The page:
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Old 12-06-2016, 01:46 AM   #1
hack3rcon
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Post What happened if I disable "rpcbind"?


Hello.
When I scan my Debian 8.6 via "Nmap" then it show me port 111 is open. If I disable "rpcbind" then what happened? Can it cause any problem?

Code:
$ nc localhost -v 111
localhost [127.0.0.1] 111 (sunrpc) open
Thank you.
 
Old 12-06-2016, 03:43 AM   #2
gradinaruvasile
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I dont't know why are you concerned about processes listening on localhost (meaning there is no access to that port from outside).
But if you really want, you can see whaich package is involved.

First of all find out what process is using it:
run as root:
Code:
netstat -tunlp | grep 111
ps ax | grep PROCNUM
dpkg --search EXECUTABLE
PROCNUM = process number seen on the previous command putput.
EXECUTABLE = the executable with full path of the above process number.
Then examine that package with aptitude show or whatever.
 
Old 12-06-2016, 03:52 AM   #3
pan64
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http://wiki.linuxquestions.org/wiki/Rpcbind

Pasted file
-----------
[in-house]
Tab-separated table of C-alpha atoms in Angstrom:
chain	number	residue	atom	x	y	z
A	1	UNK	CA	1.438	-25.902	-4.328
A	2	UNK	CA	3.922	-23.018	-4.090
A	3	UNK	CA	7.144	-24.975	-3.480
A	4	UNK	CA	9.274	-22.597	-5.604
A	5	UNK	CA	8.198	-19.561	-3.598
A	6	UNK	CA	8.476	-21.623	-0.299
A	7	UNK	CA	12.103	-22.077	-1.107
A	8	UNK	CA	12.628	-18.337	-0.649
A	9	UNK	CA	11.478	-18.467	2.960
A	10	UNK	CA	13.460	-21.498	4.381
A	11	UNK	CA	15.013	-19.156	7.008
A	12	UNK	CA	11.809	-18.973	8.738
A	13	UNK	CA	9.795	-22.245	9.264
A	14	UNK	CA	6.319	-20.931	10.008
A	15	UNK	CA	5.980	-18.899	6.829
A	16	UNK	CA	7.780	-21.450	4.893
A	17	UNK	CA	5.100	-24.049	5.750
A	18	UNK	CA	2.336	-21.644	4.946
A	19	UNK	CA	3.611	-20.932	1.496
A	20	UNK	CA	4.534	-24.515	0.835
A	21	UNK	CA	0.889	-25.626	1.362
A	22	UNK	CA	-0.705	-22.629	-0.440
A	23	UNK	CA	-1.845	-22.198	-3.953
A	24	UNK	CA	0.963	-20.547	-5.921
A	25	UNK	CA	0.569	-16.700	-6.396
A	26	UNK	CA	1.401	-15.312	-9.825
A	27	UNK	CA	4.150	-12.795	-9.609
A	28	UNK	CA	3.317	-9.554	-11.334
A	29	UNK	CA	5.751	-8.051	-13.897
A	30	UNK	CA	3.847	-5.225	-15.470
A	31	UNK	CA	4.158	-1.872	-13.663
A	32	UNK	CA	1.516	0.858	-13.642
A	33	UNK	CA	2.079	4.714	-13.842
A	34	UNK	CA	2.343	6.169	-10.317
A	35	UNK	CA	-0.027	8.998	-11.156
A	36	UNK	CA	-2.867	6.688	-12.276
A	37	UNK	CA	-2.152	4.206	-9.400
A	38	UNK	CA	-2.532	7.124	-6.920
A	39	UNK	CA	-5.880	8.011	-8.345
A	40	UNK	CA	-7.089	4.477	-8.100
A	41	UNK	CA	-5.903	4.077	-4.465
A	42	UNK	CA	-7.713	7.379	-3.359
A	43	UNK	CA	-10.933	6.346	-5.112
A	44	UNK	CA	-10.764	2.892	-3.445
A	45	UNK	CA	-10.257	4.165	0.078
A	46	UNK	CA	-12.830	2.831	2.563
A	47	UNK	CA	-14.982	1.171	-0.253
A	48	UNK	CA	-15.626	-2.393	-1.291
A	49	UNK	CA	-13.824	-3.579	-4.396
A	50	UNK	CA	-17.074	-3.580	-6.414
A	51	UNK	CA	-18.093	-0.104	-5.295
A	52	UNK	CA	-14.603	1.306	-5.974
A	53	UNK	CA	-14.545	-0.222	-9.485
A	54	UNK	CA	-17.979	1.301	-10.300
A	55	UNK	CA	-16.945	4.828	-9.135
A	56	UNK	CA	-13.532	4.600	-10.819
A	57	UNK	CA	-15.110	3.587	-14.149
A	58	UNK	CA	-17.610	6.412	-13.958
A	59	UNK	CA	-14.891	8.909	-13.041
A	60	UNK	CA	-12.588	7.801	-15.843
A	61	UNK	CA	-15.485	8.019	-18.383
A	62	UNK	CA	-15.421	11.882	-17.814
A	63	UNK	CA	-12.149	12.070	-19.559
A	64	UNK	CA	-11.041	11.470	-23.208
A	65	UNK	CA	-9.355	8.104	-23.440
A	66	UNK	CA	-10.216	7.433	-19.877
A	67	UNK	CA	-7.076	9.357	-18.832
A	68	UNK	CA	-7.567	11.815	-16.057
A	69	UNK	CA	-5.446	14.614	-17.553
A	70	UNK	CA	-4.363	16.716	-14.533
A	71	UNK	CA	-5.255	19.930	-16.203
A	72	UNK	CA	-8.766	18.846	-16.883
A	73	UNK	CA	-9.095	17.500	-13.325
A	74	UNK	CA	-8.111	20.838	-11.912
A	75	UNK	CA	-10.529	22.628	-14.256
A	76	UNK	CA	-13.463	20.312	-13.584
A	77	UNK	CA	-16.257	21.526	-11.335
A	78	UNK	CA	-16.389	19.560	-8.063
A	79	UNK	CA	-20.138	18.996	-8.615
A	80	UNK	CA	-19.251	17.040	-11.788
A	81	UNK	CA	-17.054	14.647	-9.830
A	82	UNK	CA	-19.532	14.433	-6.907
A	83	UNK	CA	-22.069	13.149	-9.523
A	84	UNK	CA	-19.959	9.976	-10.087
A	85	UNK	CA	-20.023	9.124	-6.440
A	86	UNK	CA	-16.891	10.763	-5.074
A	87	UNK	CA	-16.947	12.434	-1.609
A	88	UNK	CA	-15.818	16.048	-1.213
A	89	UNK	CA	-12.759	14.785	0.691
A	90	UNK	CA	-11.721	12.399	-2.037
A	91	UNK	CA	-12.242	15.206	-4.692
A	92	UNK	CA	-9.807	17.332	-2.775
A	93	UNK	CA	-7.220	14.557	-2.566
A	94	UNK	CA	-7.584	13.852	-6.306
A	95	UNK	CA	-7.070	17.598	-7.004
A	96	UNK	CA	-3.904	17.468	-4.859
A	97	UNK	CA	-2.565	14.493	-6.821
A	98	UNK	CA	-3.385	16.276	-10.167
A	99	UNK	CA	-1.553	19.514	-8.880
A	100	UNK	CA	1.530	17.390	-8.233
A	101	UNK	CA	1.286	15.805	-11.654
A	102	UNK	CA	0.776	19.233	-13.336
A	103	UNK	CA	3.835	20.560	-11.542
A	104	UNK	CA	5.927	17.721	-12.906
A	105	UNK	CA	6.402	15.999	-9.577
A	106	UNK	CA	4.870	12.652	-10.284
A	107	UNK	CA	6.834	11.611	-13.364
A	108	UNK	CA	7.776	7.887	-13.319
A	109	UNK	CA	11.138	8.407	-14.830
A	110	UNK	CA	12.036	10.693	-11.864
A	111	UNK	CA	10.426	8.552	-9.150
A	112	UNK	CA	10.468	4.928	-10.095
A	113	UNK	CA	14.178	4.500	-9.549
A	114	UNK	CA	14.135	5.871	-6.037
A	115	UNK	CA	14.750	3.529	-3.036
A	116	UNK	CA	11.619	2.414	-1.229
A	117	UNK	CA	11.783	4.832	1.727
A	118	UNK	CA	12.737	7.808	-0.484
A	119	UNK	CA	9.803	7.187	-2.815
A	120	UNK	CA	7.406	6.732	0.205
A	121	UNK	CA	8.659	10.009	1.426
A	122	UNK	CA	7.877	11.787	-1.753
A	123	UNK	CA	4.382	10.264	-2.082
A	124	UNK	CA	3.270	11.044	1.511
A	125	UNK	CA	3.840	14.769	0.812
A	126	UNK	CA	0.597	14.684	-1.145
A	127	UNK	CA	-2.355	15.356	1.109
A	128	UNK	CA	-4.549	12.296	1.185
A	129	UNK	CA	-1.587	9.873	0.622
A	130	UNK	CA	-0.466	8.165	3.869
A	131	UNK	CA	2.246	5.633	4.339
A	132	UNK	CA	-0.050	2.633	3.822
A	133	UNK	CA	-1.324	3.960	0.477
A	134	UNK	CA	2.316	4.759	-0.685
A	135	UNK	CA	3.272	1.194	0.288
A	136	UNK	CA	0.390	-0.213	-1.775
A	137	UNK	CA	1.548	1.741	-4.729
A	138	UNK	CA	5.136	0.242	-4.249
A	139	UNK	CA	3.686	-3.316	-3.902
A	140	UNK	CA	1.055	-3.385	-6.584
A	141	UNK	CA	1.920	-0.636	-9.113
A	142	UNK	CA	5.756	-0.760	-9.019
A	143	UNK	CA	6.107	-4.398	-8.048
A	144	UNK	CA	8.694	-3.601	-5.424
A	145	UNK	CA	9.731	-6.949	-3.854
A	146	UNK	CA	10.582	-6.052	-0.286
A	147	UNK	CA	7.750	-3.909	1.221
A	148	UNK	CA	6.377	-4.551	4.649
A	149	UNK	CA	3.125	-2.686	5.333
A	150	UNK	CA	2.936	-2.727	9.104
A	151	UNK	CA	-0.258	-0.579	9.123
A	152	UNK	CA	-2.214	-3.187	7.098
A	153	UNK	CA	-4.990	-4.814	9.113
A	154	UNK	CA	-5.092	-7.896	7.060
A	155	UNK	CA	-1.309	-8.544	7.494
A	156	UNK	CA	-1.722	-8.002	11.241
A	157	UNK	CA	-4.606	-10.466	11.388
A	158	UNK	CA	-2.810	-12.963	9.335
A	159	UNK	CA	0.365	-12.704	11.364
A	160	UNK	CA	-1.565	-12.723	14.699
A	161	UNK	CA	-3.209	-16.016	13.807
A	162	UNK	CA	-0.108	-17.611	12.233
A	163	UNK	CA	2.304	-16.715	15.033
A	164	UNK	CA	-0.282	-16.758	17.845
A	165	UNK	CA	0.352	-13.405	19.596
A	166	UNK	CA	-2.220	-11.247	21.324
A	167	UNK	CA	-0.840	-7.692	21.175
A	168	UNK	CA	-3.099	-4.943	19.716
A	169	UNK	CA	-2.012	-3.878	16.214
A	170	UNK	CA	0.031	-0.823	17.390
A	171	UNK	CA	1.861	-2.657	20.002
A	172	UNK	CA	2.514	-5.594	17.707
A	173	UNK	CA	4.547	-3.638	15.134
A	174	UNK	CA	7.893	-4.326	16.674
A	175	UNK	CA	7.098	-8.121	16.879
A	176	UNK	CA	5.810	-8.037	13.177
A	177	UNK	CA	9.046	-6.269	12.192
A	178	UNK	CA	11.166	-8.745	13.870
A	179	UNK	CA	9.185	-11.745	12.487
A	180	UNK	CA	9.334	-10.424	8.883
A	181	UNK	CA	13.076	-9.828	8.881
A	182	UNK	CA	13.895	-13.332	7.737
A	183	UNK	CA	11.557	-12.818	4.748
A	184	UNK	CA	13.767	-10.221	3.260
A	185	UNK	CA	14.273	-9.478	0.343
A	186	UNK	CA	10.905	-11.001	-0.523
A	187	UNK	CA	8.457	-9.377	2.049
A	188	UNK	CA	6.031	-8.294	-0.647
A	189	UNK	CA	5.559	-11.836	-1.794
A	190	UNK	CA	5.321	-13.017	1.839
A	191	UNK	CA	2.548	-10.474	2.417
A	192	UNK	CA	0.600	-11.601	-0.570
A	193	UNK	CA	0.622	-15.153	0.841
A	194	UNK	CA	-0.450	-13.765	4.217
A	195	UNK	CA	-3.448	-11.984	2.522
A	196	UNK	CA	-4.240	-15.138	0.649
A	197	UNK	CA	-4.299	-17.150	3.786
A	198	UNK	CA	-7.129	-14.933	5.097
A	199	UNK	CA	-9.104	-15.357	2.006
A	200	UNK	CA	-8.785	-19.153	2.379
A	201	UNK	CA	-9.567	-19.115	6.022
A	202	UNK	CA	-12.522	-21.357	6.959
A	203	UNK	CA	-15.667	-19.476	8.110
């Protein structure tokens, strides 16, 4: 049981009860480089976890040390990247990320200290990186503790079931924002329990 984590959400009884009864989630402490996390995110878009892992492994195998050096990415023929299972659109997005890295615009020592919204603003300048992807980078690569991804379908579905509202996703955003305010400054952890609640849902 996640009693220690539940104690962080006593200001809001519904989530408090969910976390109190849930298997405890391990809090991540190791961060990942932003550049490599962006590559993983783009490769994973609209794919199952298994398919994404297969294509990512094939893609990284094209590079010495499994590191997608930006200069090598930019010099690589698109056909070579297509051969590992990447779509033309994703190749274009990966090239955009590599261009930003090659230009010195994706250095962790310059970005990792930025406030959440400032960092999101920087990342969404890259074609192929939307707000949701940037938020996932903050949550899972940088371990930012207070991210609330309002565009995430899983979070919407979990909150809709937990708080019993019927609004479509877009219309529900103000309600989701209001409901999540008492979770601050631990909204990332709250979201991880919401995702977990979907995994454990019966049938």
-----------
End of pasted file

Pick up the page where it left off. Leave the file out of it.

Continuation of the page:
https://en.wikipedia.org/wiki/Portmap
you can find for example nfs uses it:
https://help.ubuntu.com/community/SettingUpNFSHowTo
 
Old 12-06-2016, 07:45 AM   #4
hack3rcon
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Thus not have any danger???
 
Old 12-06-2016, 08:38 AM   #5
pan64
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no, there is no any danger. do you need nfs or not? do you need anything which depends on rpcbind? But you can safely switch it off, that will not cause any danger. Probably something will not work, probably everything will work, but there is no danger. How do you expect any answer without knowing anything about your needs?
 
Old 12-06-2016, 09:37 AM   #6
sundialsvcs
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There is no specific "danger" in a port being open on a server, if there is an actual reason for it to be so, and if that port is only available to the "outsiders" who ought to have access to it.

A port will only be accessible "to the outside world" if your router (which should of course have an active firewall ...) provides "port forwarding" of that port, directing it to some specific IP-address on your internal network.

A "default" Linux distro installation might well "conveniently" install many services (daemons) that you don't actually need. You therefore should as a matter of routine check that list and reduce it to only what you need to be running.
 
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Old 12-06-2016, 11:07 AM   #7
hack3rcon
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Quote:
Originally Posted by pan64 View Post
no, there is no any danger. do you need nfs or not? do you need anything which depends on rpcbind? But you can safely switch it off, that will not cause any danger. Probably something will not work, probably everything will work, but there is no danger. How do you expect any answer without knowing anything about your needs?
I don't need nfs.
 
  


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